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Trauma and the Evolution of Trauma Recovery Treatment

By Dr. Mark Schwartz

Contemporary trauma therapists have evolved significantly over the past 30 years. Most clinicians have moved from the single PTSD-trauma model to the realization that most individuals have early adversity, neglect, or misattunement with their early caretaker(s), that which greatly influenced their later reactions to stressors. These stressors can be identified in two ways: 1) disorders of self-development (identity); and, 2) affect or emotional regulation.

As a result, Individuals’ lives become chaotic and without direction and their relationships are often destructive. Furthermore, they escape from their pain and disorganization with addictive behavior, distractions (such as work or bingeing and purging), or numbing strategies (such as compulsive codependence or dissociative states).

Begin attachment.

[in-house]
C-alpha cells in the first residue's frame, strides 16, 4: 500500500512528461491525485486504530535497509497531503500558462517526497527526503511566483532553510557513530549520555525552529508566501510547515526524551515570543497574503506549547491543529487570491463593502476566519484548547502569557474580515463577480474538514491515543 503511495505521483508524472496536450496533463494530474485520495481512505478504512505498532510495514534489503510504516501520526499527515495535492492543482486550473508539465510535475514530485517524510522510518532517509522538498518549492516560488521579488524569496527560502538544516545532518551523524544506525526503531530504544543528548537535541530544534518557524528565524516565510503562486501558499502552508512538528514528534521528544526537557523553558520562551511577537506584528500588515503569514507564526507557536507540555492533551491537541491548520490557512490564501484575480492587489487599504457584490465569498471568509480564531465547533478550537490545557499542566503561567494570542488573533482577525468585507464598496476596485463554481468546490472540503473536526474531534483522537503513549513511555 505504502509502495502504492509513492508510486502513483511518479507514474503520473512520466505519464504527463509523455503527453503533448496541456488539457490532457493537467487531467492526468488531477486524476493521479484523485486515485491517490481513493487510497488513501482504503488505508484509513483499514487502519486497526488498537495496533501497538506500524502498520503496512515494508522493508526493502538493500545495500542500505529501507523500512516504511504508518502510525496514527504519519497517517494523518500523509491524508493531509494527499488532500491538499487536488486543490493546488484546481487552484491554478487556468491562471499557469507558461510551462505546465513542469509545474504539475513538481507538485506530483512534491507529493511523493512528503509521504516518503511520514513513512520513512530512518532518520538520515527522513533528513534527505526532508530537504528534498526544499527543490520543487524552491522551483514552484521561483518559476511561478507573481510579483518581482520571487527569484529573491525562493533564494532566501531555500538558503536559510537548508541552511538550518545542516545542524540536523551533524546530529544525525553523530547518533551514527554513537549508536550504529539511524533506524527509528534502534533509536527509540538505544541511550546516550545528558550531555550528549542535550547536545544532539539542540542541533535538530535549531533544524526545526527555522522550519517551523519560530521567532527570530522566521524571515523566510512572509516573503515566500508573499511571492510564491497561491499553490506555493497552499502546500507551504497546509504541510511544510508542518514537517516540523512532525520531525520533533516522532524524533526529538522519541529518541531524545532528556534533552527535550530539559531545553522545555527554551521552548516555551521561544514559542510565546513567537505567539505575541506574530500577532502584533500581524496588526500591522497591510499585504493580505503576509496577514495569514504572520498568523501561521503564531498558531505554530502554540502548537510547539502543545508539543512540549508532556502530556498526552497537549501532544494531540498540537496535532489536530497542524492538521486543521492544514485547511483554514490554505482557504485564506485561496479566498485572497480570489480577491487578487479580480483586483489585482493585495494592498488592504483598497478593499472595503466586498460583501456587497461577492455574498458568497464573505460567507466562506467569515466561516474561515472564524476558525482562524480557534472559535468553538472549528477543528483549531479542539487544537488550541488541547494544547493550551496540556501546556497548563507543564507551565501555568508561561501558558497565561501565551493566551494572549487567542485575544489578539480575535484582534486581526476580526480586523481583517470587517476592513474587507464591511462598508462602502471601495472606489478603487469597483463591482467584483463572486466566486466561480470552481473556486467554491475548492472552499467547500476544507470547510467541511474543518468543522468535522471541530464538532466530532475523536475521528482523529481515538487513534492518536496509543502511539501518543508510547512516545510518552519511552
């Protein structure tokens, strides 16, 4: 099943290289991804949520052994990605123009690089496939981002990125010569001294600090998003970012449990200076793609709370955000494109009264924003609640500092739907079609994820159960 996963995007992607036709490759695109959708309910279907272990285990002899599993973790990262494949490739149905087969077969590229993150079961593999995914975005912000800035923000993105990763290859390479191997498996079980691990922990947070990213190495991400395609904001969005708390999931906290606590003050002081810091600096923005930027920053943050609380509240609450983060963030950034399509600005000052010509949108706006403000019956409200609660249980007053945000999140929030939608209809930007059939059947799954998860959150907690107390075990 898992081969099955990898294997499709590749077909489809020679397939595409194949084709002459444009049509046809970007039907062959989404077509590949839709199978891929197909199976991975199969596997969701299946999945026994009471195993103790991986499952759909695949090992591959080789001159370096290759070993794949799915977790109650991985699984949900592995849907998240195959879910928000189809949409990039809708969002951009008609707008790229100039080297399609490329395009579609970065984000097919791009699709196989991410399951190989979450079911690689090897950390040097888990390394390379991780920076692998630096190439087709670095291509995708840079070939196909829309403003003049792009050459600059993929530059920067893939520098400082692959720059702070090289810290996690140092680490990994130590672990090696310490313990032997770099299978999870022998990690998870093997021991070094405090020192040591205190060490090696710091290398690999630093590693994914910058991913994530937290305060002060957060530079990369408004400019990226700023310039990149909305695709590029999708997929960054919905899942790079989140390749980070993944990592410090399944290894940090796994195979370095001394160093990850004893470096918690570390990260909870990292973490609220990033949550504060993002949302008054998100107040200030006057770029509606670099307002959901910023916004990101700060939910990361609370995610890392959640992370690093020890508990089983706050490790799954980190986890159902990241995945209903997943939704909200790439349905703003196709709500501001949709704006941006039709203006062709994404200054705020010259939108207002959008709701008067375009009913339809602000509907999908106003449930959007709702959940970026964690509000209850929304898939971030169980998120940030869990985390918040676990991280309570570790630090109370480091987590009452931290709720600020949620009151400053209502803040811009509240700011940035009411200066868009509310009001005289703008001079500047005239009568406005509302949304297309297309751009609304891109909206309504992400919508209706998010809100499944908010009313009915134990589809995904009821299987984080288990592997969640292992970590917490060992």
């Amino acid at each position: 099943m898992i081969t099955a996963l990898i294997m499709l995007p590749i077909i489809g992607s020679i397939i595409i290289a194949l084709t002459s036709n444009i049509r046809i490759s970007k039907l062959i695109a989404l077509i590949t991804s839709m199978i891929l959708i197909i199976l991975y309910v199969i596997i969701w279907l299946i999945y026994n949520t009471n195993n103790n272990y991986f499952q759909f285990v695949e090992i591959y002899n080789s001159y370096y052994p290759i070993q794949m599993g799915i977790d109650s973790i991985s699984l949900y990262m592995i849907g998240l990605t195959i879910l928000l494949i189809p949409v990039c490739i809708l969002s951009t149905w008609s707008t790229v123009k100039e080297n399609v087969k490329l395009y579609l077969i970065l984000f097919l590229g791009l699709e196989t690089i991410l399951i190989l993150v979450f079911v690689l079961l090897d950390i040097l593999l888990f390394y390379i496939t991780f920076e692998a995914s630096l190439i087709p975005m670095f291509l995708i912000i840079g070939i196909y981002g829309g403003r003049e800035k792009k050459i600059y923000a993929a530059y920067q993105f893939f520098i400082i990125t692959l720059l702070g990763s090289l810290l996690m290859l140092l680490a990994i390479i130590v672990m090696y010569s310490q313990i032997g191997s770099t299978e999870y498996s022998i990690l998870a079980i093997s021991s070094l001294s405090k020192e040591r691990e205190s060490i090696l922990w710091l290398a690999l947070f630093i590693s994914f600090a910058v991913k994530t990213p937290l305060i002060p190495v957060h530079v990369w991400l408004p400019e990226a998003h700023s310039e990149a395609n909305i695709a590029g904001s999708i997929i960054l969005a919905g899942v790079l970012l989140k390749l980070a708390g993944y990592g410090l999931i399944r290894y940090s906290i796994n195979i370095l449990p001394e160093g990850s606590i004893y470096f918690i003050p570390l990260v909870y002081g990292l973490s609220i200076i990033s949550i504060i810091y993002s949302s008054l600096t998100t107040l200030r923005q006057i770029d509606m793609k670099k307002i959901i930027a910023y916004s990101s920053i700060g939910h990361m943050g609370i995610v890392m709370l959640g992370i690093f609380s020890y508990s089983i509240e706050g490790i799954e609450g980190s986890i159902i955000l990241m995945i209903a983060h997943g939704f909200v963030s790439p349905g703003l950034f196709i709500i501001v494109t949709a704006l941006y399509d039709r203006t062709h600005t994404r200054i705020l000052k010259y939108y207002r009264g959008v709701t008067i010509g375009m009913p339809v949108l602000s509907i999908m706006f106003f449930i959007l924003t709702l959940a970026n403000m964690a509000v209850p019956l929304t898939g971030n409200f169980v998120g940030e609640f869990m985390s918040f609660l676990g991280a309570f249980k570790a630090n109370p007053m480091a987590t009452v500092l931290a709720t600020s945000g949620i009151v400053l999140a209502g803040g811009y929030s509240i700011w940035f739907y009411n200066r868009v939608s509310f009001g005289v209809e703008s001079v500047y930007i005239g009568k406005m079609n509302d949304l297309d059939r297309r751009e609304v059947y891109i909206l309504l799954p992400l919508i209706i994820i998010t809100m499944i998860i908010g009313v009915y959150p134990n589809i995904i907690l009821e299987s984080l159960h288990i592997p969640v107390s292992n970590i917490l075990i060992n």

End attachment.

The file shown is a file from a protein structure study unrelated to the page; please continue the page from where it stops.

They are then additionally tormented with self-hatred and impulsive, self-injurious behavior. Newer therapists focus on both the big traumas along with the disorders of self and emotional regulation and resulting intimacy and relationship difficulties. These manifestations are often resistant to cognitive-behavioral interventions, requiring access to dissociative parts of the personality that have internalized shame, e.g., feeling “bad,” “defective,” disconnected and alone.

Trauma therapies are focused on affect tied to shame and encourage metacognition related to the origins of such beliefs and recognition of their unconscious influences. The goal is to develop the capacity for a coherent, cohesive narrative of their lives in so that they do not allow past abandonment and terror to control their present expectations and lives.